COFFEEN v. CHICAGO, M. & ST. P. RY. CO. (Circuit Court of Appeals, Seventh Circuit. No. 423.
January 3, 1898.)
One acting under authority, of an ordinance of the city council cannot be restrained, at the suit of the owner of abutting property,. from constructing In a public street a private switch, subject to municipal control, and connecting with the line qf Ii public carrier, as the validity of the ordinance granting the right can only be assailed by an officer acting in the name of the people of the state, or by a .bill for Injunction brought by the city. Doane v. Railroad Co., 46 N. E. 520, 165 111. 510, followed.
Appeal from the Circuit Court of the United States for the Northern Division of the Northern District of Illinois.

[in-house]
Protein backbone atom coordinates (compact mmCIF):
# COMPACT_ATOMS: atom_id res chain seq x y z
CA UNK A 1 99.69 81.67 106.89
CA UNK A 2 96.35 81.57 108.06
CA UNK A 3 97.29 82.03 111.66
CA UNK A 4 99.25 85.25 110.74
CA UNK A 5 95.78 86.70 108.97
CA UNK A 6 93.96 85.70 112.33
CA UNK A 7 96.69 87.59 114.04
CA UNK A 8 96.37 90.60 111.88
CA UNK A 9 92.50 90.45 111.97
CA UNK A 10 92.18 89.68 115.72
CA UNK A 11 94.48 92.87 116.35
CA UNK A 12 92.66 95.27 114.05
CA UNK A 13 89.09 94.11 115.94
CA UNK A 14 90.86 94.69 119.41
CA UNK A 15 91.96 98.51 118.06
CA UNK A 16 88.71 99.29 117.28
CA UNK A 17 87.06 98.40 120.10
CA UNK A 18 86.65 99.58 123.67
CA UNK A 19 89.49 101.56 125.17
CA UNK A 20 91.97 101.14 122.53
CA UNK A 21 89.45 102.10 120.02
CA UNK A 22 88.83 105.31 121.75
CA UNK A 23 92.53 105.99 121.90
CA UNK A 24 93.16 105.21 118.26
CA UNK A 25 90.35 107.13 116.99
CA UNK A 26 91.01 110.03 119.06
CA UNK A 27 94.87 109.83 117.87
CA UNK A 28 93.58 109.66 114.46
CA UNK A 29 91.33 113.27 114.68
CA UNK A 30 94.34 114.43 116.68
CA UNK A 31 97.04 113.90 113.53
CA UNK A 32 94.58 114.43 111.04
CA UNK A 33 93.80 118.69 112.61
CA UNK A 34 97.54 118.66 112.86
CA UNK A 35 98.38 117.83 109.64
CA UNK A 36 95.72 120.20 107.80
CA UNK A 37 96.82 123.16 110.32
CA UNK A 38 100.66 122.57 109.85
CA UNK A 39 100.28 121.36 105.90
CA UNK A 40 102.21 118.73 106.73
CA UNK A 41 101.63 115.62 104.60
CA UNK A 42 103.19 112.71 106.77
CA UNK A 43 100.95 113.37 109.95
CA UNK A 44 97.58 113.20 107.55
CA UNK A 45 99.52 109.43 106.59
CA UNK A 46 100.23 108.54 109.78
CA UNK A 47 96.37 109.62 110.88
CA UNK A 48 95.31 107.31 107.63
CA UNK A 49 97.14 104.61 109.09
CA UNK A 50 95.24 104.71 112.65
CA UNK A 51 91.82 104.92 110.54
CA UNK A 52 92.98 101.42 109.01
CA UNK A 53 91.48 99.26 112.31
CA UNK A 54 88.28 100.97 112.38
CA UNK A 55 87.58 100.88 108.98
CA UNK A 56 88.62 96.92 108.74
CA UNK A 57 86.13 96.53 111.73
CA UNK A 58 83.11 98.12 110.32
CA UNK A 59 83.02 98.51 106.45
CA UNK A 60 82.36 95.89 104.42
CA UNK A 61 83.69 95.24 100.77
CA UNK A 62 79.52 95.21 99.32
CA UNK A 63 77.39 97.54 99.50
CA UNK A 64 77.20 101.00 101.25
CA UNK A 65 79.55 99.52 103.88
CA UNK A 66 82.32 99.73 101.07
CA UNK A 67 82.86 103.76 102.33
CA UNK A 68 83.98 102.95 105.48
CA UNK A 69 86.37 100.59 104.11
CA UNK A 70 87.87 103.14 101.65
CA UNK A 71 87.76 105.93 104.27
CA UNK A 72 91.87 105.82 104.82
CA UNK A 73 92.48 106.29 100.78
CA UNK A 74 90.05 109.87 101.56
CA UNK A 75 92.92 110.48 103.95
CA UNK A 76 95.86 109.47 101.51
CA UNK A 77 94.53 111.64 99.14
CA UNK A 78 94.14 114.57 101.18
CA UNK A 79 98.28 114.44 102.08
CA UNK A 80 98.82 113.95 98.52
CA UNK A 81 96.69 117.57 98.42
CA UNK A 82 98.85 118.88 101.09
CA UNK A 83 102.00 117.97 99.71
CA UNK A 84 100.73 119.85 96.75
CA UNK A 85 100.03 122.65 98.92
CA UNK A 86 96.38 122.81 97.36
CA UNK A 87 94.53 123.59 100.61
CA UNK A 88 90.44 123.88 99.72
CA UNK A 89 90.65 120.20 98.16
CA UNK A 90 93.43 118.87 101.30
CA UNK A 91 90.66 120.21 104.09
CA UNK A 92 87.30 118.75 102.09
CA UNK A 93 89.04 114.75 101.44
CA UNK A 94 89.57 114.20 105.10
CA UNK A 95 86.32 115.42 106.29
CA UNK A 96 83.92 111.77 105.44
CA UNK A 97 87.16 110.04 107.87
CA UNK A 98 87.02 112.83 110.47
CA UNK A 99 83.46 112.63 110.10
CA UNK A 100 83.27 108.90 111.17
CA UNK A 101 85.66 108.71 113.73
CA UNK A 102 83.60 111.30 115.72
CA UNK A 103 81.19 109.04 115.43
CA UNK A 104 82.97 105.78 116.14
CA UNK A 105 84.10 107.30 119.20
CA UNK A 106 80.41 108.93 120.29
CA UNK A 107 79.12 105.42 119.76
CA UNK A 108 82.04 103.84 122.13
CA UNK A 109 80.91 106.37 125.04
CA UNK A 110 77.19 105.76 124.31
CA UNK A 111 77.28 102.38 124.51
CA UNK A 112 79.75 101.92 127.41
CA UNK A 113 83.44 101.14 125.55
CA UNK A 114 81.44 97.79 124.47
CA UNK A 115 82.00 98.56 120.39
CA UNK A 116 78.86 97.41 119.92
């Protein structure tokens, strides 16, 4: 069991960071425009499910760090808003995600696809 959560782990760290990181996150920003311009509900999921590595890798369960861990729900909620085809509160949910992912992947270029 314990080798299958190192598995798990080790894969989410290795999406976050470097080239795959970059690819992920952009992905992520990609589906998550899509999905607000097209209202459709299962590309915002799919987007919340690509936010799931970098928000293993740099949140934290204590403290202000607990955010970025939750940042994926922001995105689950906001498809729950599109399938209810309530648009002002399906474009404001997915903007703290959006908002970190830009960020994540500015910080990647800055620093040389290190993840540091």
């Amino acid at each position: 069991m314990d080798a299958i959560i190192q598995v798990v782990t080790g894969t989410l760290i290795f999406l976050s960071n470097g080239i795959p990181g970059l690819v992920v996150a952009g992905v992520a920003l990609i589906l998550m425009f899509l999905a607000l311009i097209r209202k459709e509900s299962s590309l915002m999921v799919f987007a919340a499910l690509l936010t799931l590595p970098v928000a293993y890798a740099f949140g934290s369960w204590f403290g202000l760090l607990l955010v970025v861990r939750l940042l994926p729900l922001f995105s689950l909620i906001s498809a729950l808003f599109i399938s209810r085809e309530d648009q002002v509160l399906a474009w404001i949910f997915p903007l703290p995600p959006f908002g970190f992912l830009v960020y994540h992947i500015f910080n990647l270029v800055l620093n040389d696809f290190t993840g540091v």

This appeal Is 'from an order denying a motion to dissolve an Interlocutory Injunction whereby the appellant, M. D. Coffeen, was restrained "from laying down, constructing', or attempting to lay down or construct a railroad switch track In North Jefferson street or Wyman street, In the city of Chicago, under and by virtue of an ordinance heretofore granted, or alleged to have been granted, by the city council of the city of Chicago to the said defendant, M. D. Coffeen, and from laying or constructing any railroad track or tracks on either of said streets with or without such assumed or alleged authority," etc. The ordinance mentioned was passed on February 3, 1B96, and In the first section provides "that permission and authority is hereby granted to M. D. Coffeen or his aSSigns to construct, maintain, and operate a private single railroad switch for a period of ten years from and connecting with the tracks of the Pittsburgh, Cincinnati, Chicago & St. Louis Railroad Company at a point east of Jefferson street near Its Intersection with the Milwaukee avenue viaduct; thence on a gradual, curve In a southwesterly direction across Jefferson and Wyman streets, and west on and along the south side of Wyman street to Desplaines." The grant Is followed by provisos that Coffeen shall enter Into bond to save the city harmless from damage caused by the passage of the ordinance; that the privileges granted Shall be subject In all respects to the ordinances In force or that may be passed concerning railroads; and that the switch shall be constructed and maintained under the direction and supervision of the department of public works. The bill which was brought by the Chicago, Milwaukee & St. Paul Railway Company shows that tbe construction and use of the proposed switch will cause special Injury to that company, as owner of more than half of the abutting property, and that no petition, oral or written, was ever made or presented to the city council for the passage of the ordinance. Tbe motion for a temporary Injunction, both parties being present, was submitted and determined upon the averments of the bill alone. Thereafter tbe appellant filed a sworn answer, and la.ter an amended answer, also verified, sbowing, among other things, tbat the so-called "Wyman Street" is, and always bas been, simply an alley without sidewalks; that after executing the bond required by the ordinance, and receiving from the commissionof public works a permit to construct the switch, the appellant contracted for the construction and operation. 0f. the switch by the l'ittshurgh, Cincinnati, Chicago & St. Louis Hailroad Company, with whose road the switch was to be connected and operated; and that the switch was constructed by that COl1lpany prior to February 24, 1896; but tbat, during the night of that day, the complainant, after having assured the defendant tbat his track would not be